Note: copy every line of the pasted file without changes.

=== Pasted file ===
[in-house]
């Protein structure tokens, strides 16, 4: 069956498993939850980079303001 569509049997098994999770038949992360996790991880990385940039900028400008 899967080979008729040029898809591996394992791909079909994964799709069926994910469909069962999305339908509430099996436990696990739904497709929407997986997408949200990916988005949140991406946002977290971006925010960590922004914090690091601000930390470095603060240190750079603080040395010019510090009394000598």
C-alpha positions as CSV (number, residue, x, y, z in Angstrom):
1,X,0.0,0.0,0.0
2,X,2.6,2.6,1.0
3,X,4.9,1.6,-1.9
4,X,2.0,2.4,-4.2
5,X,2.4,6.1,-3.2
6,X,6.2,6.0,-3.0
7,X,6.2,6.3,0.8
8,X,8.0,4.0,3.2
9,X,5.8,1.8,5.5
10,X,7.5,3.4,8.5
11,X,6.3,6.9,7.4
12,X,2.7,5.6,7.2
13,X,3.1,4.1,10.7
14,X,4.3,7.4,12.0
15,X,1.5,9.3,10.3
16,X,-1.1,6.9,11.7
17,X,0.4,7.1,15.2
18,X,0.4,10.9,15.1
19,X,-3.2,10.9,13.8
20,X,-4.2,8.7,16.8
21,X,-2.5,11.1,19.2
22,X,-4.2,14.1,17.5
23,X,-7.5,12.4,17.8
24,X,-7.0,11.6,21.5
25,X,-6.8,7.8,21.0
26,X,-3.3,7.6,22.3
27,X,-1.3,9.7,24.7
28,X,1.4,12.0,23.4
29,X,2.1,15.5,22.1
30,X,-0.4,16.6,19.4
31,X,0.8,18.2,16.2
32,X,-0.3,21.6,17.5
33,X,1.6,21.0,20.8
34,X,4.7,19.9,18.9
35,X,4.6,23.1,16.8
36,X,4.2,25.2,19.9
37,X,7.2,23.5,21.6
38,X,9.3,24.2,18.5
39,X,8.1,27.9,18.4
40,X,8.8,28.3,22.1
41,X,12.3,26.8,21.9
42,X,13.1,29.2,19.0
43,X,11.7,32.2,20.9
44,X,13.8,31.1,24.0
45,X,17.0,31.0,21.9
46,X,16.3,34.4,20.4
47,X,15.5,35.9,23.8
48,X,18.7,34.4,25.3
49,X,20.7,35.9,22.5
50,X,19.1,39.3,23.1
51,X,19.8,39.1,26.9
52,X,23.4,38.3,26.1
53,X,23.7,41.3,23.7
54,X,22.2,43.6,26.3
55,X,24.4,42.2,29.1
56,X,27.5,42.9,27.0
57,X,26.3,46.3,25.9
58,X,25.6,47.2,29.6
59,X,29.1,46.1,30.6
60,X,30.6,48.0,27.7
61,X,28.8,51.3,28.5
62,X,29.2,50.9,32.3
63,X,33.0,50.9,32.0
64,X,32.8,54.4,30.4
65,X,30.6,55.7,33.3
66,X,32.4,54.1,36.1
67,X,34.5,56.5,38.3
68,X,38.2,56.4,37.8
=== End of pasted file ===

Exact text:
[in-house]
């Protein structure tokens, strides 16, 4: 069956498993939850980079303001 569509049997098994999770038949992360996790991880990385940039900028400008 899967080979008729040029898809591996394992791909079909994964799709069926994910469909069962999305339908509430099996436990696990739904497709929407997986997408949200990916988005949140991406946002977290971006925010960590922004914090690091601000930390470095603060240190750079603080040395010019510090009394000598």
C-alpha positions as CSV (number, residue, x, y, z in Angstrom):
1,X,0.0,0.0,0.0
2,X,2.6,2.6,1.0
3,X,4.9,1.6,-1.9
4,X,2.0,2.4,-4.2
5,X,2.4,6.1,-3.2
6,X,6.2,6.0,-3.0
7,X,6.2,6.3,0.8
8,X,8.0,4.0,3.2
9,X,5.8,1.8,5.5
10,X,7.5,3.4,8.5
11,X,6.3,6.9,7.4
12,X,2.7,5.6,7.2
13,X,3.1,4.1,10.7
14,X,4.3,7.4,12.0
15,X,1.5,9.3,10.3
16,X,-1.1,6.9,11.7
17,X,0.4,7.1,15.2
18,X,0.4,10.9,15.1
19,X,-3.2,10.9,13.8
20,X,-4.2,8.7,16.8
21,X,-2.5,11.1,19.2
22,X,-4.2,14.1,17.5
23,X,-7.5,12.4,17.8
24,X,-7.0,11.6,21.5
25,X,-6.8,7.8,21.0
26,X,-3.3,7.6,22.3
27,X,-1.3,9.7,24.7
28,X,1.4,12.0,23.4
29,X,2.1,15.5,22.1
30,X,-0.4,16.6,19.4
31,X,0.8,18.2,16.2
32,X,-0.3,21.6,17.5
33,X,1.6,21.0,20.8
34,X,4.7,19.9,18.9
35,X,4.6,23.1,16.8
36,X,4.2,25.2,19.9
37,X,7.2,23.5,21.6
38,X,9.3,24.2,18.5
39,X,8.1,27.9,18.4
40,X,8.8,28.3,22.1
41,X,12.3,26.8,21.9
42,X,13.1,29.2,19.0
43,X,11.7,32.2,20.9
44,X,13.8,31.1,24.0
45,X,17.0,31.0,21.9
46,X,16.3,34.4,20.4
47,X,15.5,35.9,23.8
48,X,18.7,34.4,25.3
49,X,20.7,35.9,22.5
50,X,19.1,39.3,23.1
51,X,19.8,39.1,26.9
52,X,23.4,38.3,26.1
53,X,23.7,41.3,23.7
54,X,22.2,43.6,26.3
55,X,24.4,42.2,29.1
56,X,27.5,42.9,27.0
57,X,26.3,46.3,25.9
58,X,25.6,47.2,29.6
59,X,29.1,46.1,30.6
60,X,30.6,48.0,27.7
61,X,28.8,51.3,28.5
62,X,29.2,50.9,32.3
63,X,33.0,50.9,32.0
64,X,32.8,54.4,30.4
65,X,30.6,55.7,33.3
66,X,32.4,54.1,36.1
67,X,34.5,56.5,38.3
68,X,38.2,56.4,37.8